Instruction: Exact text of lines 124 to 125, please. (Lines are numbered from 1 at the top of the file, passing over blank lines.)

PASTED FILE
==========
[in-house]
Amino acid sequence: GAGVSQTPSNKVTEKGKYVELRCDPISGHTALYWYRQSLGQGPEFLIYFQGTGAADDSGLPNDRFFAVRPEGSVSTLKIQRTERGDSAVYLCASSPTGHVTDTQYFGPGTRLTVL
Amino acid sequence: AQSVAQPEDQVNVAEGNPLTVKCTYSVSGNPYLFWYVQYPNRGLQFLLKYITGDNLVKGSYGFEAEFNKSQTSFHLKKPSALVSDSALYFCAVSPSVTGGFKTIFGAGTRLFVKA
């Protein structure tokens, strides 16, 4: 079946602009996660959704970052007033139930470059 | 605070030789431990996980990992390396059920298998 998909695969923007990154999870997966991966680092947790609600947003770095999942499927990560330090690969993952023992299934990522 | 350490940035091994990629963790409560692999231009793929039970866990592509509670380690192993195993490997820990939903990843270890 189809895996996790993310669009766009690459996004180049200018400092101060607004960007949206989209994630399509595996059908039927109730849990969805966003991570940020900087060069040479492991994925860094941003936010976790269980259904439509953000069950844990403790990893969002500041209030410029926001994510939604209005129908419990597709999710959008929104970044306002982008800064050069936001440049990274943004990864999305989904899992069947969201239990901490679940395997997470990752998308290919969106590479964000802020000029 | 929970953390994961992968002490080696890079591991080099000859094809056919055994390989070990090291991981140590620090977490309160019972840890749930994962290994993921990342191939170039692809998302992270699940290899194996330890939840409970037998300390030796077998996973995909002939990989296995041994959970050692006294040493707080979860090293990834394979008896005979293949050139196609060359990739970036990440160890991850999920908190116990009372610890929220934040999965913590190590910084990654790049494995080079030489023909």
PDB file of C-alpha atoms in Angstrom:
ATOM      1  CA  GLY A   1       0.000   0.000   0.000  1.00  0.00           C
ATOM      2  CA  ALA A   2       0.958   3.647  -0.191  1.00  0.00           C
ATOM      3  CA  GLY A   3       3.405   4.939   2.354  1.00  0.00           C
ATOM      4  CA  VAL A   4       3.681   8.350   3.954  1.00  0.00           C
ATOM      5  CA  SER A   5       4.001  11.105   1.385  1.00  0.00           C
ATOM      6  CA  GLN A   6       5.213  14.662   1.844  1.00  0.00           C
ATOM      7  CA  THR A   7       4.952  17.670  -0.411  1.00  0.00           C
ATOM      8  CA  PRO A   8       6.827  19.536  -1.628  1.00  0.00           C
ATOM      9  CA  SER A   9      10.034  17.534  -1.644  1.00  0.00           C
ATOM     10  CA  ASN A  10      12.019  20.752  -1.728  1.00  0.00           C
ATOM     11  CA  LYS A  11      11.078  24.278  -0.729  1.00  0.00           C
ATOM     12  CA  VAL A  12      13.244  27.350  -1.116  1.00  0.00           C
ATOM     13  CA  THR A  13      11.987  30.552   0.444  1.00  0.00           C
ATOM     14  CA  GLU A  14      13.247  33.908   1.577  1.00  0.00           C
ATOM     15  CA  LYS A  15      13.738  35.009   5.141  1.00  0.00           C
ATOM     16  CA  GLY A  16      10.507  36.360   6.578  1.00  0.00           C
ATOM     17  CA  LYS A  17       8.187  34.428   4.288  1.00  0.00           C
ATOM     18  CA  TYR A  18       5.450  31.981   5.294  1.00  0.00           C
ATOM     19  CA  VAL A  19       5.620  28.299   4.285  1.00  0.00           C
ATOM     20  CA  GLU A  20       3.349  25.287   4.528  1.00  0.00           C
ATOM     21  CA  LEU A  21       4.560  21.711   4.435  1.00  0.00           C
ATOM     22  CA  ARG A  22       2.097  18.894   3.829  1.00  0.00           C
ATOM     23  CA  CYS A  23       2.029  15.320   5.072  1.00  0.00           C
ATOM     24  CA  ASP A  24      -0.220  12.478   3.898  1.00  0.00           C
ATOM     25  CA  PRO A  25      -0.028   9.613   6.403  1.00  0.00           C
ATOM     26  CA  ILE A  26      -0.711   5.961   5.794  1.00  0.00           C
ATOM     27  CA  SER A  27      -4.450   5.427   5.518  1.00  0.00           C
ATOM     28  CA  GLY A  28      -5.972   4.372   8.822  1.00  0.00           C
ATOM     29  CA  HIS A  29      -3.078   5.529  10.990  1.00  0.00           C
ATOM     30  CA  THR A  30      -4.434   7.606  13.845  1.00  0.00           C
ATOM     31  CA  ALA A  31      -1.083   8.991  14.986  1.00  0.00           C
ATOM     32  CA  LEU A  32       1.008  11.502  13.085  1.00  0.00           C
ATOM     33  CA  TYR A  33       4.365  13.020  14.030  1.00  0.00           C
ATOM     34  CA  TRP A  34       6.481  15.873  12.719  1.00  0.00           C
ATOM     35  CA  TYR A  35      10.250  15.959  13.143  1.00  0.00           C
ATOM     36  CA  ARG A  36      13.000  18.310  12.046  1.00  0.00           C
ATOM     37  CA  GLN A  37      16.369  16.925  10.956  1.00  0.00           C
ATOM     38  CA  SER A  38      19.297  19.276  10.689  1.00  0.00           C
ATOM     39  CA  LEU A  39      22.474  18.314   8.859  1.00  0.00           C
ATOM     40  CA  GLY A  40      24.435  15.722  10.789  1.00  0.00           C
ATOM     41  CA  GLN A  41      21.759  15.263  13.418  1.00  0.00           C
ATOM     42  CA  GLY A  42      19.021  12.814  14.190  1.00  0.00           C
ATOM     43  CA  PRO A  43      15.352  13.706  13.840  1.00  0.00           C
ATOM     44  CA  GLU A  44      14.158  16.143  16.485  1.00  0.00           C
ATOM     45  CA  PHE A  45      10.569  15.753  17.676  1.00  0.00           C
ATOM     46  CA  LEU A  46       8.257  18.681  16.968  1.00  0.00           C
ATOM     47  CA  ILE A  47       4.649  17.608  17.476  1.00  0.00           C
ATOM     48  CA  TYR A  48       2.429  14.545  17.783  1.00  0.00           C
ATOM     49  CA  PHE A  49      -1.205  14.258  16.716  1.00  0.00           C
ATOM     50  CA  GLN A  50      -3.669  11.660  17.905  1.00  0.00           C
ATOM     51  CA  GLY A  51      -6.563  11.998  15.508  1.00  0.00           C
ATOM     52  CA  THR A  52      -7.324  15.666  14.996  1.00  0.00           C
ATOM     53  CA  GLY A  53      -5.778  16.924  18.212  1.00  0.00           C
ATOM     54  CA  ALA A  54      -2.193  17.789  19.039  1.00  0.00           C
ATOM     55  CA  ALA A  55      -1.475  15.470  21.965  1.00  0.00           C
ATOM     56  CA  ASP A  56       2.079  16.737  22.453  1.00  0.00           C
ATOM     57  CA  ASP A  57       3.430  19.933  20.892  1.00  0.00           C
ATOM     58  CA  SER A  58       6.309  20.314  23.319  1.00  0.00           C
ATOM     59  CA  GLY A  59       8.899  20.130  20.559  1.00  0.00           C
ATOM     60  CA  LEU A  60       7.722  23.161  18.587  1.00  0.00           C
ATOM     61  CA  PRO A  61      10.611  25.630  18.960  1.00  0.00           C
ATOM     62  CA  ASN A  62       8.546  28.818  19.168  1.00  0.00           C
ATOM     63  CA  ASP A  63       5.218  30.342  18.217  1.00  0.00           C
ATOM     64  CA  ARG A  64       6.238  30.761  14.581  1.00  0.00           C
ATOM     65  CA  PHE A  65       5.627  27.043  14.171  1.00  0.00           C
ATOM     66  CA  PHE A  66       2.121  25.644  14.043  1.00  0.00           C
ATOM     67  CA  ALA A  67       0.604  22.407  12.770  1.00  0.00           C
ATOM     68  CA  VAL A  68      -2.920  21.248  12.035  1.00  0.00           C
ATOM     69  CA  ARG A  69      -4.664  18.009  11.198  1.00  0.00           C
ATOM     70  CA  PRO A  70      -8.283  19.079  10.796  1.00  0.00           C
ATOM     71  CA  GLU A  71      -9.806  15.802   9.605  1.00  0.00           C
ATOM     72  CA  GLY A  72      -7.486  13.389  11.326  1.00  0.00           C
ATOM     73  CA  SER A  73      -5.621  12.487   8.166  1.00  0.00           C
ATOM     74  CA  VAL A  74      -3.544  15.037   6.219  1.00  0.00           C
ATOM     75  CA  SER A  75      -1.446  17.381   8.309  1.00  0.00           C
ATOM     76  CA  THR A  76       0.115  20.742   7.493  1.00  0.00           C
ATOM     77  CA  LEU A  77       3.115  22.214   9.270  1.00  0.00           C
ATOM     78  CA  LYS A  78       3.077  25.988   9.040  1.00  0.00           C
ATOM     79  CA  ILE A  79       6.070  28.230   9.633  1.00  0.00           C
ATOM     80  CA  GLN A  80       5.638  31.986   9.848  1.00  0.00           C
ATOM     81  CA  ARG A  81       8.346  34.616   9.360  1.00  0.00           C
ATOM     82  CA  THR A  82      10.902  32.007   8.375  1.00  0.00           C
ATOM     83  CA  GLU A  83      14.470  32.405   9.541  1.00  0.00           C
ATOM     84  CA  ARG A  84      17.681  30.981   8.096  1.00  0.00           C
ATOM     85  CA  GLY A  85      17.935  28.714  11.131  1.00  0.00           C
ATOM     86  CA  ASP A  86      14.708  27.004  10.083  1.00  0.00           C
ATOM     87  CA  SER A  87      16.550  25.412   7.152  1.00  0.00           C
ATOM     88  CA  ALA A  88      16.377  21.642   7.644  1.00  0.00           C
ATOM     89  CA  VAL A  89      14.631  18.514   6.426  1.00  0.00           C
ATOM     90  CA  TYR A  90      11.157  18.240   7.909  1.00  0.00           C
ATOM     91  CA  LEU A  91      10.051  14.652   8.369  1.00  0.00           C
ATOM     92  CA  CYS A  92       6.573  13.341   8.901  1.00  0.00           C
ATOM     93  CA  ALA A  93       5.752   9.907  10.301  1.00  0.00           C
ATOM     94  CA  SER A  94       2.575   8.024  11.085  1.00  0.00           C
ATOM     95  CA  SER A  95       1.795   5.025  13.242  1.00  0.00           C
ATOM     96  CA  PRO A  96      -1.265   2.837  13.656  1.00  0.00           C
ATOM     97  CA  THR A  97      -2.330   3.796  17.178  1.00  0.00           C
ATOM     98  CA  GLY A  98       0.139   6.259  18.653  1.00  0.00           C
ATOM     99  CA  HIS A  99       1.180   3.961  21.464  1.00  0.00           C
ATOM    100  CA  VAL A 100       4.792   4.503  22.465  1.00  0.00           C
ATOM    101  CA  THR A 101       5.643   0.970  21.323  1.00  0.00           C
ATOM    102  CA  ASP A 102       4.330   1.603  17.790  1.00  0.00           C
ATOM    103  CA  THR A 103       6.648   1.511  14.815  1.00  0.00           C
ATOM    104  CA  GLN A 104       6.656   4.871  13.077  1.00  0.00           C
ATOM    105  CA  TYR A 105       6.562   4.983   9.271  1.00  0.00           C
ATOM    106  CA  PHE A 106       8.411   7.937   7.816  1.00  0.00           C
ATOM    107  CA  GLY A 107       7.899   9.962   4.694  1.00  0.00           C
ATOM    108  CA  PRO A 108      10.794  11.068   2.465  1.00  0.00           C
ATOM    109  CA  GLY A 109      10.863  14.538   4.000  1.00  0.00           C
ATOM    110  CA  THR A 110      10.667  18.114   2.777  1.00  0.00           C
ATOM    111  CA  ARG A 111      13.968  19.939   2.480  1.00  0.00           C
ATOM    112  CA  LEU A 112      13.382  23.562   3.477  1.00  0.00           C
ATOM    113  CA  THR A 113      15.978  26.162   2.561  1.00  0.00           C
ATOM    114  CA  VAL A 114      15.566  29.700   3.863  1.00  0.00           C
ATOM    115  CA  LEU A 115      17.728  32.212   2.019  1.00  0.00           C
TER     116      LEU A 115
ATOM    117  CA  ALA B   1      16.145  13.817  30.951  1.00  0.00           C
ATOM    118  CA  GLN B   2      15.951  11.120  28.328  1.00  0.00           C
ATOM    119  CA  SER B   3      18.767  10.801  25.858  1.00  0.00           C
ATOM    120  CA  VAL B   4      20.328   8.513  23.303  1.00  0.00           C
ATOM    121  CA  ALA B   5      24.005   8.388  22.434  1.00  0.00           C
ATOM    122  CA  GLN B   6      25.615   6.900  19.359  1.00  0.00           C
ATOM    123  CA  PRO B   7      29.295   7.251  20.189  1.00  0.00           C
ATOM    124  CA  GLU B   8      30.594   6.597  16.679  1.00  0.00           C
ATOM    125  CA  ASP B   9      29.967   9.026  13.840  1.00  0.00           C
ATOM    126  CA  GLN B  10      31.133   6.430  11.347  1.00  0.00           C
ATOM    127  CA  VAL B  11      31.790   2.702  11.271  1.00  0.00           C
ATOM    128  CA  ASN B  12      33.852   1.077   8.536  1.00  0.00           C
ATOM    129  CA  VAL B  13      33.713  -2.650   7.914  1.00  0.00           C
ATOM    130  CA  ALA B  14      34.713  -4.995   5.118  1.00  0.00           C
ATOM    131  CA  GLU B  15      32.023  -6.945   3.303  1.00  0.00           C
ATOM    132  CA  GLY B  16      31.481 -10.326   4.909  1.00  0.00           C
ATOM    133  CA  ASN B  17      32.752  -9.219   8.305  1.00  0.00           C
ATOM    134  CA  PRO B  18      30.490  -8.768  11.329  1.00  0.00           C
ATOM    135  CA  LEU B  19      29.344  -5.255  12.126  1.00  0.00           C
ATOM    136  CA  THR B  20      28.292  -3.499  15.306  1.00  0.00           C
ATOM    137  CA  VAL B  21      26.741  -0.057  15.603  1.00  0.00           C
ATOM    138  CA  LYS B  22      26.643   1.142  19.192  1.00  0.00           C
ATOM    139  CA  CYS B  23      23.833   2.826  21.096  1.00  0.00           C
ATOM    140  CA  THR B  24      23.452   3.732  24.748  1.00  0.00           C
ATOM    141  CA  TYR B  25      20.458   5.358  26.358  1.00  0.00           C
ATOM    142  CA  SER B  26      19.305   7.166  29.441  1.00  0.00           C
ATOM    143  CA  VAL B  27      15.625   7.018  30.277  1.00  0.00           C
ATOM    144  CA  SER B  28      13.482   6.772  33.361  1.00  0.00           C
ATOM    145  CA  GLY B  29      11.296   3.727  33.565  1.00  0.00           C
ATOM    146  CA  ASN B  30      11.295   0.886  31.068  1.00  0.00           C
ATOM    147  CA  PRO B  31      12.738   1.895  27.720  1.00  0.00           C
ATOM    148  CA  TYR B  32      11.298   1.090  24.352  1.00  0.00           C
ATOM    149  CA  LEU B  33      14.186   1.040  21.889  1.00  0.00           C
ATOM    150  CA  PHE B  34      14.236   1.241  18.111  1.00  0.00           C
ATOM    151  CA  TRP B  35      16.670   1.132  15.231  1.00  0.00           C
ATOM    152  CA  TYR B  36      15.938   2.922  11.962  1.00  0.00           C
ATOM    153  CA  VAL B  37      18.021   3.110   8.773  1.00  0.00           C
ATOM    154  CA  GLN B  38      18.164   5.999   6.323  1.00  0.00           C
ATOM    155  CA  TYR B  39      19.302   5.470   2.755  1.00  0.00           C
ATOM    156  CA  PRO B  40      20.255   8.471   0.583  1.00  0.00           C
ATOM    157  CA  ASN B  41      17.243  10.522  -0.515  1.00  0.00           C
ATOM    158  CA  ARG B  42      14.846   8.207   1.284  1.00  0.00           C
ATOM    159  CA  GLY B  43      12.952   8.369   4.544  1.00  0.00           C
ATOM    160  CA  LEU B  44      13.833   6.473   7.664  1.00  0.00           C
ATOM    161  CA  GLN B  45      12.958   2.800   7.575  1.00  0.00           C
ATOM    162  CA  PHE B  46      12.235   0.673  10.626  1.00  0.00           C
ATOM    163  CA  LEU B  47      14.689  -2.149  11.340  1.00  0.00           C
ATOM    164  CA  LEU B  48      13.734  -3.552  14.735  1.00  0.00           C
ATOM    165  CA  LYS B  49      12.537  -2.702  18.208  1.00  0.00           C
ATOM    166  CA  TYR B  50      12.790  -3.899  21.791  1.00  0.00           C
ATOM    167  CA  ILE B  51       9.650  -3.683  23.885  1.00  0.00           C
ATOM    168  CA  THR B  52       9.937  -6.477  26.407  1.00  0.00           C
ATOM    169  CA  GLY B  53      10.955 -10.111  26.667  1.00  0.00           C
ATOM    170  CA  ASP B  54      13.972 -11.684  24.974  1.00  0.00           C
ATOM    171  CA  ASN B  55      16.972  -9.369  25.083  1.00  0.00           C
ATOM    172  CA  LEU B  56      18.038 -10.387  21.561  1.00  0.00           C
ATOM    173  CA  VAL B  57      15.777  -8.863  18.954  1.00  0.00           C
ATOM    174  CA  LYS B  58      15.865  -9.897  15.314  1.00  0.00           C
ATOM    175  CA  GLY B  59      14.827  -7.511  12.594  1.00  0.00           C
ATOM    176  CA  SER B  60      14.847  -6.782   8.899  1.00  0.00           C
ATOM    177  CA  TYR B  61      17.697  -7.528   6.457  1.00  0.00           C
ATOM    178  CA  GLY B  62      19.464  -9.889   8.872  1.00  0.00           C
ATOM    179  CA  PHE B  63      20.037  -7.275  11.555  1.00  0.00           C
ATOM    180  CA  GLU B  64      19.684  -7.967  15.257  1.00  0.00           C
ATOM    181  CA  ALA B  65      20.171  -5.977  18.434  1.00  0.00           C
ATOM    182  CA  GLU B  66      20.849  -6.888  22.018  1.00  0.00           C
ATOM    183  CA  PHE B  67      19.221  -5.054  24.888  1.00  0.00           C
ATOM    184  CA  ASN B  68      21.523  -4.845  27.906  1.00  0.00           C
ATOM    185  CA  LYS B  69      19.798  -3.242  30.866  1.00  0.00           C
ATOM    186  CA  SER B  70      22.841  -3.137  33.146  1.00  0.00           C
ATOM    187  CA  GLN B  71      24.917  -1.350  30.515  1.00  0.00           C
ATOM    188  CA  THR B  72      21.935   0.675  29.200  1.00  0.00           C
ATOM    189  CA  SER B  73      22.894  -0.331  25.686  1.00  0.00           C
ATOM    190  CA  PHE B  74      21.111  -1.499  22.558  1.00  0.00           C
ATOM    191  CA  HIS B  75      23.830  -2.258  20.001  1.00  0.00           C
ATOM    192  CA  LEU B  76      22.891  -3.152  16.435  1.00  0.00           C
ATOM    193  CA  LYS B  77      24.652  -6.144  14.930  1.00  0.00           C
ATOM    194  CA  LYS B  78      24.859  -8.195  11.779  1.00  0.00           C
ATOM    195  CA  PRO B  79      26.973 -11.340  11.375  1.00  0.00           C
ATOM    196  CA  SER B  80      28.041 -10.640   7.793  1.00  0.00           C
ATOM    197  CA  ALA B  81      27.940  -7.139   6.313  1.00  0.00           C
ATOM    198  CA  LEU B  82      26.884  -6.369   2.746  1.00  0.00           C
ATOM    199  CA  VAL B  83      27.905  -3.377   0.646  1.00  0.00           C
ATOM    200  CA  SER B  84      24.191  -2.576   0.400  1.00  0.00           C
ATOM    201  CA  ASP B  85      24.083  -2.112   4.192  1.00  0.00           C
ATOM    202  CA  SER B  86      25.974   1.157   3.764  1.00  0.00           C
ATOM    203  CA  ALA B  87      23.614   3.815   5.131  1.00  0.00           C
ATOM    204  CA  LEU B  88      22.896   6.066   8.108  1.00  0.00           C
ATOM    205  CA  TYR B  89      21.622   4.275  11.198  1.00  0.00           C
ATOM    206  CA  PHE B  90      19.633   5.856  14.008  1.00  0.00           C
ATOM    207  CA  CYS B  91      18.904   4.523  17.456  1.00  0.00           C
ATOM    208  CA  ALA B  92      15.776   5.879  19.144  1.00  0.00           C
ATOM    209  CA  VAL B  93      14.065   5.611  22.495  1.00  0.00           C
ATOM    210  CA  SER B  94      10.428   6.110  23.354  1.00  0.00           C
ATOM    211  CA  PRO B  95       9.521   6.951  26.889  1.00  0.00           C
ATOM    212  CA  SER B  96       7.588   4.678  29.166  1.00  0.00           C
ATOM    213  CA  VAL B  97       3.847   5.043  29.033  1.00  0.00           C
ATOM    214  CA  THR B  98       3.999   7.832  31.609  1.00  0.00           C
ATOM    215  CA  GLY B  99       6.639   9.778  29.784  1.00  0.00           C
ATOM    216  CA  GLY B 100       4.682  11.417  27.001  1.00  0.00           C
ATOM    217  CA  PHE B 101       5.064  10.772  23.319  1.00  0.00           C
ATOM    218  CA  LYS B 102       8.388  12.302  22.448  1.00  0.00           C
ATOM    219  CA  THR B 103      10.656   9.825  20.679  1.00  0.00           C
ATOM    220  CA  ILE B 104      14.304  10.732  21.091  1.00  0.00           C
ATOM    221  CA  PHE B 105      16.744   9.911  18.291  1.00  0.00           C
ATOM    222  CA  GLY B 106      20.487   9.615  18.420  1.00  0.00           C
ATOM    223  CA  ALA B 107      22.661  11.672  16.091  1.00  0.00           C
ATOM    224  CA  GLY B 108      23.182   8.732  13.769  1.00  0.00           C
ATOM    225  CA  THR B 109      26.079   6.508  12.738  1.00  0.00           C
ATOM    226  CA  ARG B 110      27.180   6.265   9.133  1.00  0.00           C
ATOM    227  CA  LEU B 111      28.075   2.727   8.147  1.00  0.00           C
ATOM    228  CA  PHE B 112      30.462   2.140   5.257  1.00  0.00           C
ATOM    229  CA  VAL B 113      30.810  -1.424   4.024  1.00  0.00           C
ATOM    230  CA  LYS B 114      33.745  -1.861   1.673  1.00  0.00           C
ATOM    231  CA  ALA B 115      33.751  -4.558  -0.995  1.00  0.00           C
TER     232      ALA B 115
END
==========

ATOM    119  CA  SER B   3      18.767  10.801  25.858  1.00  0.00           C
ATOM    120  CA  VAL B   4      20.328   8.513  23.303  1.00  0.00           C